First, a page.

14 ELR 20304 | Environmental Law Reporter | copyright © 1984 | All rights reserved

Merrell v. Block

No. 81-6138-F (D. Or. September 13, 1983)

The court holds that plaintiffs are not eligible for an award of attorneys fees under the Equal Access to Justice Act (EAJA) because the Act does not allow fees to pro se litigants and alternatively, the government's position was substantially justified. The court rules that the EAJA contains no express authorization of attorneys fees to pro se litigants and the government has not made itself liable by waiving its sovereign immunity. It also holds that the government was substantially justified in taking the position that the challenged regulations allowed a worst case analysis to be based on probable rather than possible effects. Finally, the court holds that plaintiffs cannot recover costs for their pleading, motions, and other incidental expenses.

Counsel are listed at 14 ELR 20225.

[14 ELR 20304]

Belloni, J.:

Plaintiff Merrell has moved for an award of fees and other expenses pursuant to 28 U.S.C. § 2412 (#143). His motion for default on this issue (#149) has been re-framed as an objection to the government's untimely response (see Reply Brief, # 154, p. 1).

Plaintiff has appeared pro se on behalf of himself and the other plaintiffs throughout this litigation. He has submitted a Statement of Fees and Other Expenses claiming $101,627.50 in personal fees and $2,502.33 in other expenses. The government objects to the award of personal fees but has not responded to plaintiff's request for other expenses.

I. Award of Personal Fees

The Equal Access to Justice Act (EAJA), 28 U.S.C. § 2412, does not authorize attorney fees to pro se litigants. Although an award of personal fees has not been addressed under the Equal Access to Justice Act, similar statutes have been construed to exclude an award of attorney fees to a non-attorney. See Cunningham v. FBI, 664 F.2d 383 (3d Cir. 1981); Davis v. Parratt, 608 F.2d 717 (8th Cir. 1979). The federal government must expressly waive its sovereign immunity to be liable to such fees, and it has not done so.

Furthermore, I find that the government was substantially justified in its conduct. The EAJA provides that a prevailing party may recover attorney fees and other costs "unless the court finds that the position of the United States was substantially justified or that special circumstances make an award unjust." 28 U.S.C. § 2412(d)(1)(A). As in Southern Oregon Citizens Against Toxic Sprays v. Watt, 556 F. Supp. 155 [13 ELR 20384] (D. Or. 1983), the federal regulation at issue is convoluted and supported by minimal case law. And, as in the previous case, plaintiffs prevailed on only one issue, namely, that the government perpared a "worse case analysis" on probable effects when it should have based the analysis on possible effects. I agree with Judge Frye that the government was substantially justified in its interpretation of the regulation and its defense of that interpretation. Merely because defendants lost their point does not make their conduct unreasonable. The motion for an award of personal fees is denied.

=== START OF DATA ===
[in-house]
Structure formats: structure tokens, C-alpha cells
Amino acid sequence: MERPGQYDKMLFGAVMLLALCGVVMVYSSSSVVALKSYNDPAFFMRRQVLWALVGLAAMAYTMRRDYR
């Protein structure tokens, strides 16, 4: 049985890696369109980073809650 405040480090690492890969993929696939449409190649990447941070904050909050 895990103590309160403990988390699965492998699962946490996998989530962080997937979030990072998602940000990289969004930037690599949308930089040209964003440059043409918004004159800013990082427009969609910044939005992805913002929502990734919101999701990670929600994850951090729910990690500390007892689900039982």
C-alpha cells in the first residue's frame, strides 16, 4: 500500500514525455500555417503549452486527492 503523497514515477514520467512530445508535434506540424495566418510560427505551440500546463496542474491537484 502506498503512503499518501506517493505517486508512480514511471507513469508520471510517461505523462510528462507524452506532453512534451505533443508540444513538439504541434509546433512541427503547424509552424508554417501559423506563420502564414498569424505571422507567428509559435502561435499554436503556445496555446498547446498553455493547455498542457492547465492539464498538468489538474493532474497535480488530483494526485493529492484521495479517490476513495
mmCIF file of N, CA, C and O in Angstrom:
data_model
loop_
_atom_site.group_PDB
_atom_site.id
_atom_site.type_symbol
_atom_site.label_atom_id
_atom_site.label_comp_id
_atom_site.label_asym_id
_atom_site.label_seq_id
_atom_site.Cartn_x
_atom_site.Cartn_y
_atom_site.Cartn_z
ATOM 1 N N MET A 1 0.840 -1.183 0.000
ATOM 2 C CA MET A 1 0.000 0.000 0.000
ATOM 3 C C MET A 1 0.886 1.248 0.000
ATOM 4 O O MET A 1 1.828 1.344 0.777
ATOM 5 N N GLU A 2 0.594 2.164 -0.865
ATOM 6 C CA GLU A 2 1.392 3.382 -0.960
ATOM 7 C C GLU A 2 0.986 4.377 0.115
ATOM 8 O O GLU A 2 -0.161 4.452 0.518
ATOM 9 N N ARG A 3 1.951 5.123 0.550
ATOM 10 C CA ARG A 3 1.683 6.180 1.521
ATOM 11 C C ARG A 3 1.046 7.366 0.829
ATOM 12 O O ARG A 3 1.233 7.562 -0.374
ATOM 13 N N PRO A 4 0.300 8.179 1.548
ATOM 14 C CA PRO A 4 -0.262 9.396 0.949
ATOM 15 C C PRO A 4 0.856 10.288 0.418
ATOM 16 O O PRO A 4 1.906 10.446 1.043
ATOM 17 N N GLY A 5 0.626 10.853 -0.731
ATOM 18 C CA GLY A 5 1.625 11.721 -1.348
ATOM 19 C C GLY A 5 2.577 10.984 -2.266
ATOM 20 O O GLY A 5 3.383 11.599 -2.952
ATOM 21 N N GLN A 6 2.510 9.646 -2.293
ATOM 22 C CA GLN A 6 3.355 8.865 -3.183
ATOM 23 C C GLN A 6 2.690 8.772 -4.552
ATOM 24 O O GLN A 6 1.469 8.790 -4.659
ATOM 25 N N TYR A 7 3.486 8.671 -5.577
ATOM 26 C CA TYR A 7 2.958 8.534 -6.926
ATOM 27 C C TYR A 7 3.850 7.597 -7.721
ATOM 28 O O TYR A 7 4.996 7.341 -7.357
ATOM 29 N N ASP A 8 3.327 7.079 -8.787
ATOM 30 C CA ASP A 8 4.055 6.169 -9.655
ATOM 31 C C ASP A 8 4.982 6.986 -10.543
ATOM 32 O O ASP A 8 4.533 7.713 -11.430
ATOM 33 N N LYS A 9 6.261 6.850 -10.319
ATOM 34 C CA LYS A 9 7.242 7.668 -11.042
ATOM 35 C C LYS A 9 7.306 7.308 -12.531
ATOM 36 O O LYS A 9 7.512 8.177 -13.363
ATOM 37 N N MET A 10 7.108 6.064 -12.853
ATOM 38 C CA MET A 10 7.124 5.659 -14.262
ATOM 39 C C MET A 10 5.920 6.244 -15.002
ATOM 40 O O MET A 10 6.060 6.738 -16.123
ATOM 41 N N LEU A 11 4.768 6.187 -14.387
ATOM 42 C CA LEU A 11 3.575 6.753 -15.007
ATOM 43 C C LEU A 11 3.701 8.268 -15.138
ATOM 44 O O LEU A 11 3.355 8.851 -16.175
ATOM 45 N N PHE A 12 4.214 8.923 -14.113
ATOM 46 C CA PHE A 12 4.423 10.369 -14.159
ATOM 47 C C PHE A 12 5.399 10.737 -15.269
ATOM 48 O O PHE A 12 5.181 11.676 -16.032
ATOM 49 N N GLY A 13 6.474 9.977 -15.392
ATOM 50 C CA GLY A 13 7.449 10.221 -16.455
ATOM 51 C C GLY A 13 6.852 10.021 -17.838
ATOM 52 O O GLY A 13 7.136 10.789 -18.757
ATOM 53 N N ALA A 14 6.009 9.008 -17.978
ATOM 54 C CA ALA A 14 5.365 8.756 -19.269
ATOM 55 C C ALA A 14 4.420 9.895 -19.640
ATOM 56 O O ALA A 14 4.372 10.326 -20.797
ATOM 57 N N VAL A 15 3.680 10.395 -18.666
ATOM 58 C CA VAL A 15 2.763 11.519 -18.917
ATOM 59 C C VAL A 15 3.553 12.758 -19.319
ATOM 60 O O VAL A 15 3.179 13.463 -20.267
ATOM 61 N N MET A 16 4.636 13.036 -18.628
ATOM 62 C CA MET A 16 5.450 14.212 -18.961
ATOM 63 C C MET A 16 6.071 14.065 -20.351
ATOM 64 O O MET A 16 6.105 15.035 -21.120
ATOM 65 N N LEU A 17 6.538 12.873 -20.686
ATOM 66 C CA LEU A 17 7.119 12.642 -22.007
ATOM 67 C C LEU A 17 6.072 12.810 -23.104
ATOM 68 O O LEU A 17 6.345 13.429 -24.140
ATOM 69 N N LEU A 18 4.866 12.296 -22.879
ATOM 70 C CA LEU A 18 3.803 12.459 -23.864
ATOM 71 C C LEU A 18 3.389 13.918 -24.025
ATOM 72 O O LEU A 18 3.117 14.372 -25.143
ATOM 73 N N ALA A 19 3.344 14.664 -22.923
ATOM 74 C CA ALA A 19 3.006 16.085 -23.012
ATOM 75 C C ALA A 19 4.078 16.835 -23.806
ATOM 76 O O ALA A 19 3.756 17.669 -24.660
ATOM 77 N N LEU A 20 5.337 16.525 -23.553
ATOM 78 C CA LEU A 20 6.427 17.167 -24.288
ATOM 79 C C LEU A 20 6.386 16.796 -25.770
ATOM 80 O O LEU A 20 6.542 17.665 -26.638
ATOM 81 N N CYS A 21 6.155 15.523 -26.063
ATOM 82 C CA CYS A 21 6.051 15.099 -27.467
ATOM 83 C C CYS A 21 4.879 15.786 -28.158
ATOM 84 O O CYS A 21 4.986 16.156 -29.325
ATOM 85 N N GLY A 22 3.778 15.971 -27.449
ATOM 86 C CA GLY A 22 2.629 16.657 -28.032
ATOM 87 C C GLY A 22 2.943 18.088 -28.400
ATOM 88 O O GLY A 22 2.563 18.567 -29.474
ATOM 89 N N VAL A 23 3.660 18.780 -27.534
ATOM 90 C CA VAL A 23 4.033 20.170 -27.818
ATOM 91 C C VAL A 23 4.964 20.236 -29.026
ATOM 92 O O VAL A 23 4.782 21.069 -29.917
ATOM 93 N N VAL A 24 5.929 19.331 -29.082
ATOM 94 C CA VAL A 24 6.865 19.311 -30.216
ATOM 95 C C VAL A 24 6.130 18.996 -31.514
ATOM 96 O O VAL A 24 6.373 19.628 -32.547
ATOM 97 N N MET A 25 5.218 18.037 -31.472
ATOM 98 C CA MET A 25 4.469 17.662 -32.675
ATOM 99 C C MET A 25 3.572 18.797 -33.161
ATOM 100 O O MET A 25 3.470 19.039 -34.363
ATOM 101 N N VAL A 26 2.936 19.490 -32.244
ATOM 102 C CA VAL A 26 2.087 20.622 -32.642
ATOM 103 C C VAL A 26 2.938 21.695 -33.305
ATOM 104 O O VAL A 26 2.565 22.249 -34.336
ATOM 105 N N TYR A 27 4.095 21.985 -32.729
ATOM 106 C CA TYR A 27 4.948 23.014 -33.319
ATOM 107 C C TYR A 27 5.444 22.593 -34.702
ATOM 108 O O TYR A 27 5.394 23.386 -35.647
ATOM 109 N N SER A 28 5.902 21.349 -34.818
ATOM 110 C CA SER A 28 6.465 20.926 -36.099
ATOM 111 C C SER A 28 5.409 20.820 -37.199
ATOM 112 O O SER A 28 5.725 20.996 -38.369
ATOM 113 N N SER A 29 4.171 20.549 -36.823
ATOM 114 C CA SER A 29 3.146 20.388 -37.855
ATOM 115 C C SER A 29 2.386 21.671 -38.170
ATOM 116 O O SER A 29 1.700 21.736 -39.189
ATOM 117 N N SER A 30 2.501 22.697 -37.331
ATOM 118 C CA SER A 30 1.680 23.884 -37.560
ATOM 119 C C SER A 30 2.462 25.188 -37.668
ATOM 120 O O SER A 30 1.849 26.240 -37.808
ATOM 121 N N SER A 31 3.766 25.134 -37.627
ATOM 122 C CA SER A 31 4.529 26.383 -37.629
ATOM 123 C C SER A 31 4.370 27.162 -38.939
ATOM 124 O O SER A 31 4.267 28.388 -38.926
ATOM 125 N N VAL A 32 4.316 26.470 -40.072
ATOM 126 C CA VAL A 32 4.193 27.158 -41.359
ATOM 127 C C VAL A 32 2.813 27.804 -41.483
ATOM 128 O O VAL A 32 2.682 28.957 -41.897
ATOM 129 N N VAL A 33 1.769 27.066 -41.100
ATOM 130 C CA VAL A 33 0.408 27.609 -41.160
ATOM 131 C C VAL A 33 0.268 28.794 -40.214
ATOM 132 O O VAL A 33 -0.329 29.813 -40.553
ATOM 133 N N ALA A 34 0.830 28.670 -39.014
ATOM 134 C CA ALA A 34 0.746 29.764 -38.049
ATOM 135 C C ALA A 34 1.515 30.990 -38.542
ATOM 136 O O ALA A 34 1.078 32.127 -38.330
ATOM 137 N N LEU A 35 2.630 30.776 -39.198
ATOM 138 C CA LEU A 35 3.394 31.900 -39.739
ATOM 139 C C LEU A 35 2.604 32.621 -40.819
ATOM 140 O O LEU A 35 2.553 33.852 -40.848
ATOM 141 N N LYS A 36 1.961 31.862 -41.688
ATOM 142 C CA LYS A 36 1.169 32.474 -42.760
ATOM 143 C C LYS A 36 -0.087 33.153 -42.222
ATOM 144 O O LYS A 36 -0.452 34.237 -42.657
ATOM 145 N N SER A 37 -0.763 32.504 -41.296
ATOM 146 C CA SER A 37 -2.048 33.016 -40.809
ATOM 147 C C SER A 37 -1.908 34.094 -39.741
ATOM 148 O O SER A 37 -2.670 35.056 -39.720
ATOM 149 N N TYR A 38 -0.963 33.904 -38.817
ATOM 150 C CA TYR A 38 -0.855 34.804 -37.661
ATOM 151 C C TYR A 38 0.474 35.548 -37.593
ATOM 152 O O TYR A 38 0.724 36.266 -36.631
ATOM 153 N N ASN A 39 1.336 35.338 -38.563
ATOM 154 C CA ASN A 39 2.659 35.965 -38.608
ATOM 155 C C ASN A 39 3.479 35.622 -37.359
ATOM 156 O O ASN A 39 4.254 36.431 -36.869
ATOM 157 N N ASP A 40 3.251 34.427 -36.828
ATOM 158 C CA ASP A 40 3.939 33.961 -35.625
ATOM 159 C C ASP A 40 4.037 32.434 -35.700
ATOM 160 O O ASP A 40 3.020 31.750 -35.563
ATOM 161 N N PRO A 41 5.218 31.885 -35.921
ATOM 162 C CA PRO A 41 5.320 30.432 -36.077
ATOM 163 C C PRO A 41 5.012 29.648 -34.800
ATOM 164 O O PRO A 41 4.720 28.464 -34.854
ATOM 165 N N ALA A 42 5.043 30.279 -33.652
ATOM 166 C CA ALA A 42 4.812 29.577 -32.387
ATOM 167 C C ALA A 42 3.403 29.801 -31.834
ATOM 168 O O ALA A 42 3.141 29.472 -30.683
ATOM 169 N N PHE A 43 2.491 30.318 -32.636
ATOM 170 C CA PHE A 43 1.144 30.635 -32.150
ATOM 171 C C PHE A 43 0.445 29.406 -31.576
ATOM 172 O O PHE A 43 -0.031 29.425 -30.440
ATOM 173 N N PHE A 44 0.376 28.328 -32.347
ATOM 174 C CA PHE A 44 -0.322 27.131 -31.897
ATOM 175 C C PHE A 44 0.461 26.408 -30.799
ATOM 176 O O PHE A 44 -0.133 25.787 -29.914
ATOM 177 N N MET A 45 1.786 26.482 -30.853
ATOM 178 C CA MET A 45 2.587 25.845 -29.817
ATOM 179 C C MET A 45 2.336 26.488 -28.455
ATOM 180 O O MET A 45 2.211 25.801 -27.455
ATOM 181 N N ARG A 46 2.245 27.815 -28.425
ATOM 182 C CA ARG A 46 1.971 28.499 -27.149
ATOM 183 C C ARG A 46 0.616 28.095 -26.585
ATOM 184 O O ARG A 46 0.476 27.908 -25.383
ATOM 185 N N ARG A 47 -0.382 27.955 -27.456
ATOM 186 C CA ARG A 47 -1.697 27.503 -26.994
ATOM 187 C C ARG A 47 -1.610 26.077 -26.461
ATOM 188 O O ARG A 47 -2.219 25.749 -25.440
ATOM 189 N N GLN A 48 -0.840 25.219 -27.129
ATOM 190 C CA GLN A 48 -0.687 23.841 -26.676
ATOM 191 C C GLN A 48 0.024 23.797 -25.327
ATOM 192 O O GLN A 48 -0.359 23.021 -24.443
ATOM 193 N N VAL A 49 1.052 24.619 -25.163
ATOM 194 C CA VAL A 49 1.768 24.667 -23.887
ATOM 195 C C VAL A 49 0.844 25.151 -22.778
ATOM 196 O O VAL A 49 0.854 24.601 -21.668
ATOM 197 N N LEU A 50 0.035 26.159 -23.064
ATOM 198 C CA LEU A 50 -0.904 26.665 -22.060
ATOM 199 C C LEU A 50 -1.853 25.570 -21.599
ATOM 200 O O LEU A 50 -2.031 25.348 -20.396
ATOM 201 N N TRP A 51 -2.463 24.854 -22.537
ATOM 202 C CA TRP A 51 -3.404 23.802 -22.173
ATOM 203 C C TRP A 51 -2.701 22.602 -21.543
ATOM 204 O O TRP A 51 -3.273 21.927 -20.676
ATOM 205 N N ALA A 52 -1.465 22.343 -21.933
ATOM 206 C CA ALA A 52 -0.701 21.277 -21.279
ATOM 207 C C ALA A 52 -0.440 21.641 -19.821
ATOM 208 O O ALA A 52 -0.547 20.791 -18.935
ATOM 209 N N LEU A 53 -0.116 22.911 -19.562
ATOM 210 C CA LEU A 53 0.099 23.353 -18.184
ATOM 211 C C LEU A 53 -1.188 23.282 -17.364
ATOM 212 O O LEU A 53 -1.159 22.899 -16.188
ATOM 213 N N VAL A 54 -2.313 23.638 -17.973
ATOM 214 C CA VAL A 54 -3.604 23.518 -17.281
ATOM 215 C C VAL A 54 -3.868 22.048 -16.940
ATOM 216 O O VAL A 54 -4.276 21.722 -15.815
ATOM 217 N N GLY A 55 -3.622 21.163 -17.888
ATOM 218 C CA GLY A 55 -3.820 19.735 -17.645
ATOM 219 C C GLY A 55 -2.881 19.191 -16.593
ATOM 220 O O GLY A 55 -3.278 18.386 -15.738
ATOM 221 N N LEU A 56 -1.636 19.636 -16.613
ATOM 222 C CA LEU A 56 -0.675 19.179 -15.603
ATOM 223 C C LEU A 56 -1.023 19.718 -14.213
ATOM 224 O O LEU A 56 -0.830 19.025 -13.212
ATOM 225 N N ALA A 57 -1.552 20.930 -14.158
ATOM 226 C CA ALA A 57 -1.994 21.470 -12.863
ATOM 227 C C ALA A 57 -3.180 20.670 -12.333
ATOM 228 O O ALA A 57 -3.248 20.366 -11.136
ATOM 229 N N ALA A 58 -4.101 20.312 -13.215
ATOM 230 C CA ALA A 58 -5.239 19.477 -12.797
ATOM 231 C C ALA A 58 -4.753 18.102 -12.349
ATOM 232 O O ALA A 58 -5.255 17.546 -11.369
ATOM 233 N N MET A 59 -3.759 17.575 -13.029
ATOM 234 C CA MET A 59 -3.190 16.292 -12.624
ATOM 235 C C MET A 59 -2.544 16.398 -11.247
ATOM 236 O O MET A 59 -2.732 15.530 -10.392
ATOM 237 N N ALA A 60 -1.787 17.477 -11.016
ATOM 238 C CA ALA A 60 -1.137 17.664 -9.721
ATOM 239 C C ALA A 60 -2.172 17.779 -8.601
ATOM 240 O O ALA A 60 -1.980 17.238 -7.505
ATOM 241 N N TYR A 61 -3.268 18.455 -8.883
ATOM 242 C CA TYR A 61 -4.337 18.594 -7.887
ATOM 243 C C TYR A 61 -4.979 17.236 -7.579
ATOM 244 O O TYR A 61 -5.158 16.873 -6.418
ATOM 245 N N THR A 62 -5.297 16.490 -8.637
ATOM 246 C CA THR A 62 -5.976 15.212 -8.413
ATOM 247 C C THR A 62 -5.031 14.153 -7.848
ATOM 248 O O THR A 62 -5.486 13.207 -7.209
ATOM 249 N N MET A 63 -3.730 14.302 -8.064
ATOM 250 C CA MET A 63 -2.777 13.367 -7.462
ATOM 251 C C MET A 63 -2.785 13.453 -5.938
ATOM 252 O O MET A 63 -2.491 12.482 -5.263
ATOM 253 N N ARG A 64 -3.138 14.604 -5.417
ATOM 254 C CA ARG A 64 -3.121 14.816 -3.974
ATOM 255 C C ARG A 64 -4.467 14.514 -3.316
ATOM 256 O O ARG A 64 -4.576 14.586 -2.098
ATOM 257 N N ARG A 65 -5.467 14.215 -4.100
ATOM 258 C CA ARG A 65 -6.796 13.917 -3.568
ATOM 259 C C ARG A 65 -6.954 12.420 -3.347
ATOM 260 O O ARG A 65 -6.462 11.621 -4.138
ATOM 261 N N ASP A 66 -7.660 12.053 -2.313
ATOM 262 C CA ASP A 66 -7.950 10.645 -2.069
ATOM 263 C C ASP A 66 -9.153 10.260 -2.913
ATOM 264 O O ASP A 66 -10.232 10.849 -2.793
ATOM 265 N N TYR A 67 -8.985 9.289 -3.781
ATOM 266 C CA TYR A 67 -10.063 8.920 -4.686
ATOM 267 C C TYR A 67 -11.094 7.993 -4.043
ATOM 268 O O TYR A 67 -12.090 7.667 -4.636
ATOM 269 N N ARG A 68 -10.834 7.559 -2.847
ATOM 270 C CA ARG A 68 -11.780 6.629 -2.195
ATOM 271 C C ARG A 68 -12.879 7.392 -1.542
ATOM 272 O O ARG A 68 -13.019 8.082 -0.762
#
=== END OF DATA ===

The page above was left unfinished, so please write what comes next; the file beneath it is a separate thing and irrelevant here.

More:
II. Award of Costs

Included in plaintiff's Statement of Fees and Other Expenses are the following items:

Cost of copies3,468 pages X 500> = $1734.00
Telephone expense583.58
Court records41.50
The heading to the statement notes that the copying charge includes "necessary postage, binding, collation, travel, and other related expenses." The copies themselves are the copies of pleadings, motions, documentary exhibits, and the like. Such expenses are not recoverable.

As stated in 6 MOORE'S FEDERAL PRACTICE P54.70[1], p. 1301-02 (1982):

Costs will normally include the court fees, which the party has paid, and certain other expense items. But costs and expenses are far from synonymous terms, since many items of legitimate expense are not allowable as costs . . . . [Not recoverable] is most of the expense of preparing a party's case for trial, such as the investigation and marshaling of the facts for use at the trial. Often, too, a party is unable to recover all the expenses which he incurs for travel and subsistence of his witnesses . . . . [and even] the expense of models, maps, exhibits, movies, tests, and transcripts, although actually used at trial, may not always be recoverable.

Plaintiff is not entitled to recover the costs of his pleadings and motions. Allowable costs for copies are restricted to those papers "necessarily obtained for use in the case," i.e., depositions and similar evidentiary material. 28 U.S.C. § 1920(j). Travel and telephone expense are not taxable costs when they relate to the party's own costs in prosecuting his case, although they might be recoverable if part of attorney's fees or allowable witness fees. Neither circumstance apparently applies here. Even transcripts and "court documents" are not taxable unless they are "necessarily obtained." 28 U.S.C. § 1920(2). Plaintiff has not made any showing that the transcripts and "court documents" on his statement were necessarily obtained. I find, therefore, that plaintiff's application for these costs should also be denied.

Plaintiff's application for fees and other expenses (#143) is DENIED. Plaintiff's motion for default, which he has re-styled as an objection to the government's response (#149) is also DENIED.

14 ELR 20304 | Environmental Law Reporter | copyright © 1984 | All rights reserved